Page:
How to shoot sharper pictures, Part 2: Understanding your lens

(This is the 2nd part of a 3 part series.  If you missed the first post, you can find it here)


Now that your camera is dialed in, let’s talk about that lens you have stuck to the front end. Not all lenses are equally sharp. The same is true for aperture values and focal lengths. As you should know by now, a smaller aperture gives you more depth of field. And the greater your depth of field, the easier it is to get pictures that appear sharp. But that’s not why you bought your 50mm 1.8. You also don’t lust over Canon’s 85mm 1.2 because you care about how it looks at f8. But you have to realize that every lens you have is not its sharpest when shot wide open. Your 50 1.8 is sharper at f2.8 and sharper still at f4. This is also true for zoom lenses. The mighty 70-200mm 2.8 is sharper at f4 then it is at 2.8. And speaking of zooms, this brings us to yet another point: Zoom lenses, especially telephotos, tend to get softer as you approach their maximum focal length.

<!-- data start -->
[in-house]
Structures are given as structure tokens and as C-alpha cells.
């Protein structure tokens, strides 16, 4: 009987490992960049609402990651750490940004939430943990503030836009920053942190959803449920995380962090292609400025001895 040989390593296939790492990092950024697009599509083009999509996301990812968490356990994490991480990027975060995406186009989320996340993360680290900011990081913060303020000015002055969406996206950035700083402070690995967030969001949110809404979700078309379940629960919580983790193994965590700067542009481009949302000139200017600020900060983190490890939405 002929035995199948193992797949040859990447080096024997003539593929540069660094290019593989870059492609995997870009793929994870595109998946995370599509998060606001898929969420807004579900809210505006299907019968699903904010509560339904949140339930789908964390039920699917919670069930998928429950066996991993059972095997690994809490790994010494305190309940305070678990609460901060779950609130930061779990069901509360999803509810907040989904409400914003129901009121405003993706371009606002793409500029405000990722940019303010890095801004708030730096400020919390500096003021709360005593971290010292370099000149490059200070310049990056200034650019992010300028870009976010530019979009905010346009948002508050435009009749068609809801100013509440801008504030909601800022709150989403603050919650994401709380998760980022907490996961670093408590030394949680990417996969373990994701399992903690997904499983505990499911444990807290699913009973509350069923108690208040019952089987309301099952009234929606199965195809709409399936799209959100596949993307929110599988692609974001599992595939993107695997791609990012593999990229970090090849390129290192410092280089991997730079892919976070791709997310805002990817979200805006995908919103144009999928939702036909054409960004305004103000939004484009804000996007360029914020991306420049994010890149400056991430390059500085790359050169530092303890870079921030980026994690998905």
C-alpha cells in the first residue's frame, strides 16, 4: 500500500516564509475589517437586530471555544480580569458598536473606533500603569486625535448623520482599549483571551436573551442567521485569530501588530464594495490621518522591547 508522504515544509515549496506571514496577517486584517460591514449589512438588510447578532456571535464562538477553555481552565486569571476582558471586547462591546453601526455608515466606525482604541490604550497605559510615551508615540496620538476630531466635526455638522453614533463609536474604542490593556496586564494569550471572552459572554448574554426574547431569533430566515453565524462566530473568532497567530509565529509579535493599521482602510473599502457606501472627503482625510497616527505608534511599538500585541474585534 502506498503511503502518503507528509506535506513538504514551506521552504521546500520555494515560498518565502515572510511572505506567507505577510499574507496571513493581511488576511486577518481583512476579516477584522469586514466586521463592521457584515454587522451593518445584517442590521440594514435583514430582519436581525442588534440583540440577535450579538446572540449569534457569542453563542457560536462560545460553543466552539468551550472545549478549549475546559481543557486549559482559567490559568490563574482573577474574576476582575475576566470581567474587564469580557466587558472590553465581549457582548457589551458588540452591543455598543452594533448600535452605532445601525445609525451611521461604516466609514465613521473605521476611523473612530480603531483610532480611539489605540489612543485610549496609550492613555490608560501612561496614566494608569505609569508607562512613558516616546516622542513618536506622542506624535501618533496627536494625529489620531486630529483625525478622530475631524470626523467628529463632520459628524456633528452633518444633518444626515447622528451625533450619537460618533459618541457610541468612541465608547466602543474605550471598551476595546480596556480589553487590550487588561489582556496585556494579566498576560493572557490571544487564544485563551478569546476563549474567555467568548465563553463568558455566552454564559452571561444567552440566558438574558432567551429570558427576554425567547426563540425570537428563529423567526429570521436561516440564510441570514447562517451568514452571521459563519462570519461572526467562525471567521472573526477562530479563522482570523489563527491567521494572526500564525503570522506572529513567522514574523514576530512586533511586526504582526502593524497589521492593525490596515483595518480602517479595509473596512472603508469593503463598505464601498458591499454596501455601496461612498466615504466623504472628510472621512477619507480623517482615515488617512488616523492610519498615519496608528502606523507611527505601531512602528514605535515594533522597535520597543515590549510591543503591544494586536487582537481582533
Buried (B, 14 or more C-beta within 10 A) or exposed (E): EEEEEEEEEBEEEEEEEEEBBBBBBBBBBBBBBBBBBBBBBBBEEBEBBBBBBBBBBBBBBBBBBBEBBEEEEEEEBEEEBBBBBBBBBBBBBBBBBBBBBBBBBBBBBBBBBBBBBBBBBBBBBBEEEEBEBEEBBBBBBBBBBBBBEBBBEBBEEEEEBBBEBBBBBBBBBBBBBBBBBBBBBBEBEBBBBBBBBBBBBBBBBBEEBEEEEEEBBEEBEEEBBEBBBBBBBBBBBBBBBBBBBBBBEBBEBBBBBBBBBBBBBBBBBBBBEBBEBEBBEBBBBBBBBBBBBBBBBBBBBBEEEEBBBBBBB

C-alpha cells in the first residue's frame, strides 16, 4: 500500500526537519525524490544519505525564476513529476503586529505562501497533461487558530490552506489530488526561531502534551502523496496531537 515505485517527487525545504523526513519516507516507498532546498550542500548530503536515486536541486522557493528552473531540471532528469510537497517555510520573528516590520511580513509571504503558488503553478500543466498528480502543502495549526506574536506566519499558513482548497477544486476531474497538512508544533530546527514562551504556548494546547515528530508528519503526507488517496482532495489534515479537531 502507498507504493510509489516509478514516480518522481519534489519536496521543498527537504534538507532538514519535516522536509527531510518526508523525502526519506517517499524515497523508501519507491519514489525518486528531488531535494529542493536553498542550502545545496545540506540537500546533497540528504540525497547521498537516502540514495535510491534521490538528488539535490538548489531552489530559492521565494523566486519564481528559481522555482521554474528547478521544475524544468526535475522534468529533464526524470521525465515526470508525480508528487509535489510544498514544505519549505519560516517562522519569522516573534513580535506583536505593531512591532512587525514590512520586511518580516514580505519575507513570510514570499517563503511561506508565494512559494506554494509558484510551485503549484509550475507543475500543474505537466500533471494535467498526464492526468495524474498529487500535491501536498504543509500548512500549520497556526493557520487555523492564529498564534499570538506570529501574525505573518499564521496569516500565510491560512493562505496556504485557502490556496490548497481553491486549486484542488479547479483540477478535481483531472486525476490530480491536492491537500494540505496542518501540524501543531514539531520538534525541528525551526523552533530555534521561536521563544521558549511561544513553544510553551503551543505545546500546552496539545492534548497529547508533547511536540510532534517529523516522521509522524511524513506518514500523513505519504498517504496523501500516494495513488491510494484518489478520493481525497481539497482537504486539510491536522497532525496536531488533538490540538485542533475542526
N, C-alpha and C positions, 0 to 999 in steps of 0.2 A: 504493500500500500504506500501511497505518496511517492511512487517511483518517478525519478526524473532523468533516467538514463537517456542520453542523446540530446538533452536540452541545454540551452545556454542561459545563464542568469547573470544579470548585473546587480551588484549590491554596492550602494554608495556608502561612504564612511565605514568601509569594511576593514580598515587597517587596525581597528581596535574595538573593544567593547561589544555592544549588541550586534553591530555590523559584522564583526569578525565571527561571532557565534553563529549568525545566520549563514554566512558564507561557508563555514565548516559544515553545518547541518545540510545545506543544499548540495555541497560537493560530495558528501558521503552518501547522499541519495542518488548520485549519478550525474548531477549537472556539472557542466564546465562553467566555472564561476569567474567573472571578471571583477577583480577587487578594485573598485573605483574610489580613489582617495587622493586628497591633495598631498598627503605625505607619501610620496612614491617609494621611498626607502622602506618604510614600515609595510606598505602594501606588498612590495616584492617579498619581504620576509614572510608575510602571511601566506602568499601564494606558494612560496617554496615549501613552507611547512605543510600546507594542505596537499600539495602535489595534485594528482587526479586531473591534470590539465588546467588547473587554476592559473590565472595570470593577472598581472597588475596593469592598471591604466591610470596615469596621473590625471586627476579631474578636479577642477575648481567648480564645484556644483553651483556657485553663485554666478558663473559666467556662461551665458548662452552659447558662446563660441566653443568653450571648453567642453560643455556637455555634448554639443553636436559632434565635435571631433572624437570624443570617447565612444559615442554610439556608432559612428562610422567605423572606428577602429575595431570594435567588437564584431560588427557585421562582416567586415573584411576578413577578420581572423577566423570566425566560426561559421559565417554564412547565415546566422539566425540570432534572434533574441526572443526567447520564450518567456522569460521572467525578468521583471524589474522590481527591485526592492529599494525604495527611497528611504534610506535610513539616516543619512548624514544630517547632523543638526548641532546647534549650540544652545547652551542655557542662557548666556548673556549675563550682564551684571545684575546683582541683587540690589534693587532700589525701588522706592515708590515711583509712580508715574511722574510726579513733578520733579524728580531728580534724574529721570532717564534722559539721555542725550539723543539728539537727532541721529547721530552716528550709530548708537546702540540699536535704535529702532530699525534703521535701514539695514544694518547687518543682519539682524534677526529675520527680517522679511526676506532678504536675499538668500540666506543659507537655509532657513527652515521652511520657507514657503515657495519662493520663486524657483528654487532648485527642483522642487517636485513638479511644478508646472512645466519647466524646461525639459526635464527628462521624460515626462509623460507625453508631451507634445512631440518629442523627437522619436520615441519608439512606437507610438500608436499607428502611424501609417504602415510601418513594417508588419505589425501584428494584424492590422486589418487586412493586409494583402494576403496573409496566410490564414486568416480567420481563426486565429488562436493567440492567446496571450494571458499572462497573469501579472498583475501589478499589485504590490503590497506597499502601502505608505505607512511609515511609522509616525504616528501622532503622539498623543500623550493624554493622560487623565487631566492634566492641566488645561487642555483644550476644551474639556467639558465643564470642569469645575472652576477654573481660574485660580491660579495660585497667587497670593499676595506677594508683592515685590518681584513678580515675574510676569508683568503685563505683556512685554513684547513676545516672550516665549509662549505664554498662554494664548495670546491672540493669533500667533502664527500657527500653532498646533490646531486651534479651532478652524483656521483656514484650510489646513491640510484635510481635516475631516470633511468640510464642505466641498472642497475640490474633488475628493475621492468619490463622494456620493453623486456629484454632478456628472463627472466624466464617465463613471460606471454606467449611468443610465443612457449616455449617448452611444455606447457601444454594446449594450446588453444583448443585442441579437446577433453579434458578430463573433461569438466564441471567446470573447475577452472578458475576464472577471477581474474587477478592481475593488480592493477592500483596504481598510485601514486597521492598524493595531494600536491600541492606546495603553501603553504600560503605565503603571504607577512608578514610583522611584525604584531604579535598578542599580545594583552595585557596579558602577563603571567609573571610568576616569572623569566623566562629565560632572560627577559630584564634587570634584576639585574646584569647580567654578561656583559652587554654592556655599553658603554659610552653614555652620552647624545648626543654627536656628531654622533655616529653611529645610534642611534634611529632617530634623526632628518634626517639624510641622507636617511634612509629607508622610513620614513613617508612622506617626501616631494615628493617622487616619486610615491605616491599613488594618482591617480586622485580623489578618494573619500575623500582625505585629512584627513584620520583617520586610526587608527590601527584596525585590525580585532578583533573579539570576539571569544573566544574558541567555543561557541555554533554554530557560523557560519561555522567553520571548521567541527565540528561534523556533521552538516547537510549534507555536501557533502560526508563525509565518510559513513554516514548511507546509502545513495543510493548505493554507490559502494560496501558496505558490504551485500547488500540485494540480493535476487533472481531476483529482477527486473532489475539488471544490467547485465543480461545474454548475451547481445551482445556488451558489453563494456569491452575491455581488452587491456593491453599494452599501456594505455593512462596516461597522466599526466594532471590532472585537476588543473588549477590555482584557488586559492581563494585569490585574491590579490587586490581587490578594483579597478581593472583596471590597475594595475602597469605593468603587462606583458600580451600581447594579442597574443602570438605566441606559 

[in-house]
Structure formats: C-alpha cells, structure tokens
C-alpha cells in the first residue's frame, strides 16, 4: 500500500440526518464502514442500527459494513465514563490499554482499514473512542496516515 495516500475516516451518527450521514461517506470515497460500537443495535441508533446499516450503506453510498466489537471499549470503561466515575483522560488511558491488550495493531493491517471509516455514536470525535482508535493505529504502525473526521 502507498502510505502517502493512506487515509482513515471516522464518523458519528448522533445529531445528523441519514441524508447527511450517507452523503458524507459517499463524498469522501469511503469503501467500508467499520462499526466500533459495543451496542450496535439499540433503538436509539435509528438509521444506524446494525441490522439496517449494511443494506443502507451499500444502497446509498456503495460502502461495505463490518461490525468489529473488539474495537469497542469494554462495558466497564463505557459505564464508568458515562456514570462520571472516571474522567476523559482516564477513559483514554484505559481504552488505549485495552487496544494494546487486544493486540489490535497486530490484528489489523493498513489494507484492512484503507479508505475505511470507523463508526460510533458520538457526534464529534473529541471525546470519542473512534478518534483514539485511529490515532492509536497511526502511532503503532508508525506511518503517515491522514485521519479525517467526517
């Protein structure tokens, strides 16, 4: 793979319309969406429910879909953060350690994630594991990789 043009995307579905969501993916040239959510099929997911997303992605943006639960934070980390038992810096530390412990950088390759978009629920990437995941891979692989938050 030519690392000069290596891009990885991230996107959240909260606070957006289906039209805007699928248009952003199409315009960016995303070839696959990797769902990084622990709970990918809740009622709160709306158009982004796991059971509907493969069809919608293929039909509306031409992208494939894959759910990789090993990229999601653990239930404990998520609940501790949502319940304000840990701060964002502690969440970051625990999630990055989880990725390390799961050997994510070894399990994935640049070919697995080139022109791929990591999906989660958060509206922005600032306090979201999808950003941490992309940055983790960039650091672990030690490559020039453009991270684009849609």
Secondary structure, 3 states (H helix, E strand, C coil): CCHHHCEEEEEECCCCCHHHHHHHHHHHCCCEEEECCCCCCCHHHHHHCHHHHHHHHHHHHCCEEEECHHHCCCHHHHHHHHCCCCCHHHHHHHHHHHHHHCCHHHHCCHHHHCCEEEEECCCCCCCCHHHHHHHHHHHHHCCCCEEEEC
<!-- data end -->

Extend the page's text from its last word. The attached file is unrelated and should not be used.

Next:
All lenses have a performance sweet spot. With zoom lenses, it is usually toward the middle of the zoom range, and with both zooms and primes, it is usually 1 or 2 stops slower than the maximum aperture.

Now if you have made it this far and you think I’m suggesting that you not shoot wide open or at your maximum focal length, you might miss the whole point of this conversation. More on this in part 3.

Naturally, higher end lenses are usually sharper, especially at the maximum aperture, and have a sweet spot that covers a greater percentage of the zoom or aperture range and higher end cameras have better ISO performance. Spending more money, however, isn’t the solution because there is so much room for human error.

That’s what we will cover next time: shooting technique.

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